The configuration manager will have to provide a number of users (eg plant manager, maintenance engineer, control engineer, plant operator) with information on the current structure and status of the system, and these users may have different views of the system. This indicates that different names or naming trees for objects may have to be supported. To be investigated are the issues of how groups of modules can be named and treated as a single entity to hide complexity or to reflect application structure (eg. subsystems). The configuration manager will have to maintain a database which contains all the above information and may have to provide different user profiles or access filters.

Individual Module Behaviour - A number of the more recent programming languages have recognised the need to separate the interface specification from the operational details given in the body of the package, or module. This has gone some way to providing a separation of specification from implementation information, but so far has only provided structural information. A major concern is that these interface specifications do not include behavioural aspects. In the same way as the algebraic approach has provided a sound basis for the specification of the behaviour of abstract data types, so there is a need for behavioural specifications, including real-time constraints, of message passing modules in distributed systems.

Composition of Modules - Using a suitable configuration language CONIC modules can be interconnected to form a system. These connections would be checked to ensure structural compatibility (ie. that exit to entry port links and have the same message types) and so to provide some security against erroneous configurations. The system description, together with rules of composition of individual module behaviours, would provide a means for specification of system behaviour. Behavioural compatibility could then be checked at the same time as structural compatibility.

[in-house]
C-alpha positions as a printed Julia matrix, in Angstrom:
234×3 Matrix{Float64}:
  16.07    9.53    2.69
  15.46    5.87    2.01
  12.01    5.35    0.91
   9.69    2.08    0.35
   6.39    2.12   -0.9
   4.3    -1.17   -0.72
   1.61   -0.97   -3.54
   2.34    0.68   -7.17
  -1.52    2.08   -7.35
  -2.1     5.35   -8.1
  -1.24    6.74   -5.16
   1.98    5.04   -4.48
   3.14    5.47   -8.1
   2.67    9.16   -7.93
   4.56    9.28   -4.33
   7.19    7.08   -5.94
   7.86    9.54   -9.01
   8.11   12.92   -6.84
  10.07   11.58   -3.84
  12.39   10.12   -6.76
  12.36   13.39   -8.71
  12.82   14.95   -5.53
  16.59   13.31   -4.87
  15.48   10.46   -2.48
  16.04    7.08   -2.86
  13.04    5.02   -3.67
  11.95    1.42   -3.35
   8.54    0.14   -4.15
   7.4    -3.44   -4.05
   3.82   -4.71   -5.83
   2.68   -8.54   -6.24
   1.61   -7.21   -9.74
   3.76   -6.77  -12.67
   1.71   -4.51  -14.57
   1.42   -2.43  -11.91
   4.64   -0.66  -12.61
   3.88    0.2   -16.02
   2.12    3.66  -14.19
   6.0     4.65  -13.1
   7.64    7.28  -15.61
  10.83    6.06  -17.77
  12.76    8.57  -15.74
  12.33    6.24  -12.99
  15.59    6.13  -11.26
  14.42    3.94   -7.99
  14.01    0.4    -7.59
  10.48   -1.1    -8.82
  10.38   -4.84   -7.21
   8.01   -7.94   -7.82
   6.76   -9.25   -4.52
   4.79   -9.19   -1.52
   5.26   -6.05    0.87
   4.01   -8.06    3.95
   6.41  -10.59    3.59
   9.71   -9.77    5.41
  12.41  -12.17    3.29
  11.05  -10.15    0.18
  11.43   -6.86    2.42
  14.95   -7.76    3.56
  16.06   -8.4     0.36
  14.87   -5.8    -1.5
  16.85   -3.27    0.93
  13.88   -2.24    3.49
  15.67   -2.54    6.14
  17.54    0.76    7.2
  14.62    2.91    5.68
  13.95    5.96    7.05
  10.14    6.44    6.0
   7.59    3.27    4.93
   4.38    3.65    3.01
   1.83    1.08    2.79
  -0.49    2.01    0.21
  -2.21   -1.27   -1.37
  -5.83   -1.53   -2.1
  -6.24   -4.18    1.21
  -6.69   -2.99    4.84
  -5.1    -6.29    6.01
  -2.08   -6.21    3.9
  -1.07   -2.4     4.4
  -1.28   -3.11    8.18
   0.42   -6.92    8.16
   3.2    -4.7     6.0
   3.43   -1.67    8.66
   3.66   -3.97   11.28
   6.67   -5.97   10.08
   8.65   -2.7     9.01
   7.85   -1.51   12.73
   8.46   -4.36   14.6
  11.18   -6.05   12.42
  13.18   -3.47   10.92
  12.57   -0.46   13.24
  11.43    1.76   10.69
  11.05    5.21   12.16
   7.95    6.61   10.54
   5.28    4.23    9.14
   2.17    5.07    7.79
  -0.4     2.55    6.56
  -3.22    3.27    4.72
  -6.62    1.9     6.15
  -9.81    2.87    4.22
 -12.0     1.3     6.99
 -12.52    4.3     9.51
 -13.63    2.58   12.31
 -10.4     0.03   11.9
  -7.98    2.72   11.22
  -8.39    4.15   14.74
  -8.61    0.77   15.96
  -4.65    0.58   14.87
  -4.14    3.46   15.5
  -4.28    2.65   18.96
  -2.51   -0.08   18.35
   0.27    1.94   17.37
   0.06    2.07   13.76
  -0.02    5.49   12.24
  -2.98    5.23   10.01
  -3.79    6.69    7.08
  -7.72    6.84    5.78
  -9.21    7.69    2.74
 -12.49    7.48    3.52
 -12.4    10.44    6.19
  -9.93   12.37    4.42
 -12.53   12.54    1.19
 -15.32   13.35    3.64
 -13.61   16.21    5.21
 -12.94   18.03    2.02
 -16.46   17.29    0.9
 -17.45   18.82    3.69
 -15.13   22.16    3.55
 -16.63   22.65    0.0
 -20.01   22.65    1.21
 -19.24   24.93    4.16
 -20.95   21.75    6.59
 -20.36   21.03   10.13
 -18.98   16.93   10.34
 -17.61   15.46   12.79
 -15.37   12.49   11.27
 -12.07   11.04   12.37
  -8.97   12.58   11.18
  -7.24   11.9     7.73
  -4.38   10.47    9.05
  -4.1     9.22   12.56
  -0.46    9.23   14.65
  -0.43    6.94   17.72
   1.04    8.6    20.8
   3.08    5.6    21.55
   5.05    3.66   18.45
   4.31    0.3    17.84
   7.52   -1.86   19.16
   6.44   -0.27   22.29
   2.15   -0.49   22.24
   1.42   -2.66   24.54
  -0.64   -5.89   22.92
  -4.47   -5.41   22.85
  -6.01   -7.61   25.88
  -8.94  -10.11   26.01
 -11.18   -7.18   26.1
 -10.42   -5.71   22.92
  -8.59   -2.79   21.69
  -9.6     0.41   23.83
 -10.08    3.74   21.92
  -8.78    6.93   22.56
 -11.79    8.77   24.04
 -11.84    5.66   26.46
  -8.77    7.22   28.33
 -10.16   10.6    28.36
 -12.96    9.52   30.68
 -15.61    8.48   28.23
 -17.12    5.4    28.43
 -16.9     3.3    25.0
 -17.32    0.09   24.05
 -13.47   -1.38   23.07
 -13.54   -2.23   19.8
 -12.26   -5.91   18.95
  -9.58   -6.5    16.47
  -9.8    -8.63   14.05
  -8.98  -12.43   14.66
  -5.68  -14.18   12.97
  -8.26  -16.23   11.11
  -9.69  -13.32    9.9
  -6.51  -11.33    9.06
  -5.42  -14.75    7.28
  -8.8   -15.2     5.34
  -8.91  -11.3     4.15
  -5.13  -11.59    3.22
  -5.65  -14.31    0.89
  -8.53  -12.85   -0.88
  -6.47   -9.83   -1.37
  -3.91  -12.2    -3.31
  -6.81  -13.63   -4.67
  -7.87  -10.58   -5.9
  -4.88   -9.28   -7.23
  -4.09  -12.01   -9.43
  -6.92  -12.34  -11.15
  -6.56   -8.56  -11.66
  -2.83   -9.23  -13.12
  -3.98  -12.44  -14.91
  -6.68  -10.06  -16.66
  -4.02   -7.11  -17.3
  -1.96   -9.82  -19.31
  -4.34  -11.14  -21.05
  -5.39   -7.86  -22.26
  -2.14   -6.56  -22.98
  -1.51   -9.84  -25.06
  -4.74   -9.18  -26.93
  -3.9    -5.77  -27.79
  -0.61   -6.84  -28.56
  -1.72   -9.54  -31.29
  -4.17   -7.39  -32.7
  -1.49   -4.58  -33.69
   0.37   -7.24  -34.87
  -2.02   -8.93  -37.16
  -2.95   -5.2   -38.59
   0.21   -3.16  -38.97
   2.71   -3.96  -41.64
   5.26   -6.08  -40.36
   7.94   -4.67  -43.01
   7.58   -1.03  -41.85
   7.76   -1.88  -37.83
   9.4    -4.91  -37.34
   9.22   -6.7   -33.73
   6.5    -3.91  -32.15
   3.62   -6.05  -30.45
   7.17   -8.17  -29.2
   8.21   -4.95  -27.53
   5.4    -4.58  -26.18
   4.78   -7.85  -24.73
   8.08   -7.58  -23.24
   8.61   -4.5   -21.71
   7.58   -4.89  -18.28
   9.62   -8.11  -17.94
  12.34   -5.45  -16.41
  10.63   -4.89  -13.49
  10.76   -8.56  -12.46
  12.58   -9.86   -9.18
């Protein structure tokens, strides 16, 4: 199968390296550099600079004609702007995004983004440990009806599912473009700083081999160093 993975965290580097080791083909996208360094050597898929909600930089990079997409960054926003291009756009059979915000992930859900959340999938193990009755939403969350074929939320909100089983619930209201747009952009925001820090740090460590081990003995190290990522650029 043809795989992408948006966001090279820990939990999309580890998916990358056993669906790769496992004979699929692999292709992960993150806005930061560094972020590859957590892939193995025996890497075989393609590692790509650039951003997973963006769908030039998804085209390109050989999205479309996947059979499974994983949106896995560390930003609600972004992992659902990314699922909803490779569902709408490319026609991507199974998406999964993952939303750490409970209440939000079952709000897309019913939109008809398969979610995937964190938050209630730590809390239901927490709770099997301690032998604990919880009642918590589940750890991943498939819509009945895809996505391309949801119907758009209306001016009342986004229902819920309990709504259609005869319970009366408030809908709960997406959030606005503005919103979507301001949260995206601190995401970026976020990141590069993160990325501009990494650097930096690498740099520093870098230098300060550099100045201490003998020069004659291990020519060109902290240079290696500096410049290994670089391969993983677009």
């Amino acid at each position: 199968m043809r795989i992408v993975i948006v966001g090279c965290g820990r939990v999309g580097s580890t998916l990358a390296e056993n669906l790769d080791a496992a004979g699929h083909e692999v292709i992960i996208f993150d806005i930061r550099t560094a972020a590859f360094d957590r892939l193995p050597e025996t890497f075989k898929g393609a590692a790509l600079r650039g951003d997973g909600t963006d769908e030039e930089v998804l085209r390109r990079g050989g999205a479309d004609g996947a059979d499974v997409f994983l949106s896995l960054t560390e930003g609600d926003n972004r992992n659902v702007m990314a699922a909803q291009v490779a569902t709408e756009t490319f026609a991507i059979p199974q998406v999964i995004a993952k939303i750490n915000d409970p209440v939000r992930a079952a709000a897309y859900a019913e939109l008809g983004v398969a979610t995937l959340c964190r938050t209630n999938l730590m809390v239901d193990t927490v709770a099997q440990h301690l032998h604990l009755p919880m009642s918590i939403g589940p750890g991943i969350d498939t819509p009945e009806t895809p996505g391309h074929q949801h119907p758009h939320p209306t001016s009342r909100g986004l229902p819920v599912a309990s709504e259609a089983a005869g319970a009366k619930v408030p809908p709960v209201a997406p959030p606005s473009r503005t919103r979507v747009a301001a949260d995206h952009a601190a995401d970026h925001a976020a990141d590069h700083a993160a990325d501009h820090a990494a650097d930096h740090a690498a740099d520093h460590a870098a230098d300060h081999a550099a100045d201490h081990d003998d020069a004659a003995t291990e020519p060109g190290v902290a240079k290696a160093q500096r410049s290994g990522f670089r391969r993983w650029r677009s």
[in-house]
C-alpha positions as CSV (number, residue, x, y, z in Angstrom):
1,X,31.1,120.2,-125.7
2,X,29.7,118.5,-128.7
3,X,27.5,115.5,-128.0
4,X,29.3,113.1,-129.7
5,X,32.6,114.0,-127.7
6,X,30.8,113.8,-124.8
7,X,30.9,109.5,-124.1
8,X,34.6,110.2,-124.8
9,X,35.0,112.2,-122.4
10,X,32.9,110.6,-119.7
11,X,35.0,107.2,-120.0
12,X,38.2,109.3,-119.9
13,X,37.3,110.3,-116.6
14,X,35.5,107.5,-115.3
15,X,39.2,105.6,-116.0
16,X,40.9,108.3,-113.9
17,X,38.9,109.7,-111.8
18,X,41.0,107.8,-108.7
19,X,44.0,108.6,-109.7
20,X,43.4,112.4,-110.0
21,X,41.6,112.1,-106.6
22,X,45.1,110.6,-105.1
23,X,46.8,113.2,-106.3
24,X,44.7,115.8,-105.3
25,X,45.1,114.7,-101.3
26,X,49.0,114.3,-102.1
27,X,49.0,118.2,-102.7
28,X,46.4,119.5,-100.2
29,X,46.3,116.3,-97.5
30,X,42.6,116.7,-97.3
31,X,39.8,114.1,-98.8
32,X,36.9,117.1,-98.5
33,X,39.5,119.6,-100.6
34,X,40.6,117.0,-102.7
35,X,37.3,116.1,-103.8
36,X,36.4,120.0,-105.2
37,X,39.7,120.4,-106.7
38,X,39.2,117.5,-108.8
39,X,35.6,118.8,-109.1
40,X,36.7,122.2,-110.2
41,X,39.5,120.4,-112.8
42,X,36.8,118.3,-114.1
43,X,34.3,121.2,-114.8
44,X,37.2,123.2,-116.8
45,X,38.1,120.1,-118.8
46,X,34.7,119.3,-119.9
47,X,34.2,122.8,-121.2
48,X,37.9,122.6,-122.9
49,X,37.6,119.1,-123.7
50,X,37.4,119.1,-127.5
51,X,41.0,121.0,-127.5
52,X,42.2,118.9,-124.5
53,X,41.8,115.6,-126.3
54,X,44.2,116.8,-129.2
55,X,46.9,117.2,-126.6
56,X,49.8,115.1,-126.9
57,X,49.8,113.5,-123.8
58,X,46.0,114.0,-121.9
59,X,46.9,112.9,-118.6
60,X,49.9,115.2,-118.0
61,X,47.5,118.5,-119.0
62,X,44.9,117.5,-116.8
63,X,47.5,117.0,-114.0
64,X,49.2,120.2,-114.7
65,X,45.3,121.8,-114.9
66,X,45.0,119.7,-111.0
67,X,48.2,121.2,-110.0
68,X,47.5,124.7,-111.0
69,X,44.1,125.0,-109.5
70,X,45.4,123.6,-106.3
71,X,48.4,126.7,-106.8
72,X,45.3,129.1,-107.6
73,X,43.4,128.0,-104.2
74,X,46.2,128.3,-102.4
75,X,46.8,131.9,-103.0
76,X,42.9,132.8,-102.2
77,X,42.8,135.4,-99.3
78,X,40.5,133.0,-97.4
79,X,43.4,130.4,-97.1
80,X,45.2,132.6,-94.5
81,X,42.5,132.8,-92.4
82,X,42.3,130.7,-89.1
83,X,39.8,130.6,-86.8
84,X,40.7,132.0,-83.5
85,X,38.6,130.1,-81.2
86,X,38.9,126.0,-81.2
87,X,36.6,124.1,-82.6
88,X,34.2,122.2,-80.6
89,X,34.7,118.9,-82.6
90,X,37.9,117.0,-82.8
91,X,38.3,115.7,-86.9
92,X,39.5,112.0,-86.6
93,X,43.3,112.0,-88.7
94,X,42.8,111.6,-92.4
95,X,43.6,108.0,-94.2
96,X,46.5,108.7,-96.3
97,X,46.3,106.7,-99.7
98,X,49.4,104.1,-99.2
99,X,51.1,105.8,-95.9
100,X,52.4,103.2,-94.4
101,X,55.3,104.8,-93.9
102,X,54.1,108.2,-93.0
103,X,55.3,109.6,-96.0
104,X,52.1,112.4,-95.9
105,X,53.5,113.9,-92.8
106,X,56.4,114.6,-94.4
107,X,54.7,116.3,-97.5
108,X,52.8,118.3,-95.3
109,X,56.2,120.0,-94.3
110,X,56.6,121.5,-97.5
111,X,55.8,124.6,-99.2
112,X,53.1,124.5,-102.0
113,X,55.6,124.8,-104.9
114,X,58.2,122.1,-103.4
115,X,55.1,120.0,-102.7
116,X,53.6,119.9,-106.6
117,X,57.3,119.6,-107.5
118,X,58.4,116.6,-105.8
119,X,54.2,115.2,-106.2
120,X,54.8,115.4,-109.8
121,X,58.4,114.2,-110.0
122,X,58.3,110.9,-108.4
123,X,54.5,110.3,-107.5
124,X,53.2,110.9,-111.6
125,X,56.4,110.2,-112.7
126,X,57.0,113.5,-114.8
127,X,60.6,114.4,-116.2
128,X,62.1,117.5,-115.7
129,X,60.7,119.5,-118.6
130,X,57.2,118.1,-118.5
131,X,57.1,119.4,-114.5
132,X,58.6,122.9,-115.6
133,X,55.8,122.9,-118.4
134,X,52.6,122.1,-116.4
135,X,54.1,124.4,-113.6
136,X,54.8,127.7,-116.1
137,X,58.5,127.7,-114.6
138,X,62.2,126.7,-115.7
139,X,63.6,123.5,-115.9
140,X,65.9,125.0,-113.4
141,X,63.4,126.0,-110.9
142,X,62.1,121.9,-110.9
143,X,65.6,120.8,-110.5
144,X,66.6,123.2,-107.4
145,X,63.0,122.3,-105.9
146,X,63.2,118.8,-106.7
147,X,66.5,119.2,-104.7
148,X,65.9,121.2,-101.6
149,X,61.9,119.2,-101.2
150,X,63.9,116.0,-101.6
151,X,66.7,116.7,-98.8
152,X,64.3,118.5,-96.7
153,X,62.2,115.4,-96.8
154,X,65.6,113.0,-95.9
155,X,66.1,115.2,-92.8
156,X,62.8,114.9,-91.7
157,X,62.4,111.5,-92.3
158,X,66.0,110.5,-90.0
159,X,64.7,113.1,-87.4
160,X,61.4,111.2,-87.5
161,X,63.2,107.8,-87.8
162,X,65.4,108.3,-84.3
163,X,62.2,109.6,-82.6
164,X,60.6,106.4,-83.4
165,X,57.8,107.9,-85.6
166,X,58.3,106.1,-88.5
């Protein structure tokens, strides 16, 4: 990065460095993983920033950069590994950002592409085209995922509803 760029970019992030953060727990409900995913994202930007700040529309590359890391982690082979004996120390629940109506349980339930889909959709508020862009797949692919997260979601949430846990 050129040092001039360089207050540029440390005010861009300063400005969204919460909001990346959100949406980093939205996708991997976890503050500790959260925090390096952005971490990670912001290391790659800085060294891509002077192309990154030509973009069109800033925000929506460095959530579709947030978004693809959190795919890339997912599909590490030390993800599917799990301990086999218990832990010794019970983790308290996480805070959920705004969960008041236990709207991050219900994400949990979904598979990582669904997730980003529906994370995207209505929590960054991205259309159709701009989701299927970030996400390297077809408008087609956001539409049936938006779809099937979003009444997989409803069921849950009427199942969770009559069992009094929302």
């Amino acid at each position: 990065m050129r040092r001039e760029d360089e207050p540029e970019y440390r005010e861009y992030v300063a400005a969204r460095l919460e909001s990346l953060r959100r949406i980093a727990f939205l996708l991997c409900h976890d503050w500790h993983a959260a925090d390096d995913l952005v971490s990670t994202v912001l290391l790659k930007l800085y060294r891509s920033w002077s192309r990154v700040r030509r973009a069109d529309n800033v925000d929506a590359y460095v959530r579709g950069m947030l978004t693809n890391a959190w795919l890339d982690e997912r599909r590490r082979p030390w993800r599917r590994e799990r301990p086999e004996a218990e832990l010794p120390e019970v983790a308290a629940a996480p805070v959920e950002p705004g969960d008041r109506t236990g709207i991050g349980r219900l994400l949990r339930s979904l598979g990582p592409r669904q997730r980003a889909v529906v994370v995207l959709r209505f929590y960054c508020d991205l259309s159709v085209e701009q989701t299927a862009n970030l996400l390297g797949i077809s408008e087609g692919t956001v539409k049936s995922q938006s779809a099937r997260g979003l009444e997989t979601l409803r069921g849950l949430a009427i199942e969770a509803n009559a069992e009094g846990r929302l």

CONIC also supports the notion of reusable modules by instantiation with different actual parameters. The affect of these parameters on module instance to its environment should be checkable. The on-line system configuration facilities discussed in the previous section will provide a powerful but potentially dangerous environment in which modules can be replaced, added or deleted at run time. Behavioural specifications with composition rules would help to ensure that only safe modifications are made to the system.

The need, then, is for a practical, soundly based approach to the specification and composition of the message passing modules.

Work in Hand

Some progress in the configuration management area has been made. An initial off-line network builder which creates static configurations of CONIC modules for a network of stations has been implemented, [2] provides a model of the system configuration process and a framework for examining dynamic configuration. This proposes a language which specifies the logical configuration of nested groups of modules and provides the means for specifying changes to the initial configuration. Considerable work is still needed to refine these proposals and in particular to provide an elegant means to specify the mapping of the logical configuration onto a physical one.


1. J. Kramer, J. Magee, M. Sloman and A. Uster, CONIC: An Integrated Approach to Distributed Computer Control Systems, IEE Proceedings, Vol. 130. t E. No. 1. pp. 1-10, January 1983.

2. J. Magee and J. Kramer, Dynamic System Configuration for Distributed Realtime Systems, IFAC/IFIP Workshop on Real-time Programming, March 1983.

3. M. Sloman, J. Kramer, J. Magee and K. Twidle, A Flexible Communication System for Distributed Computer Control, IFAC DCCS Workshop, May 1983.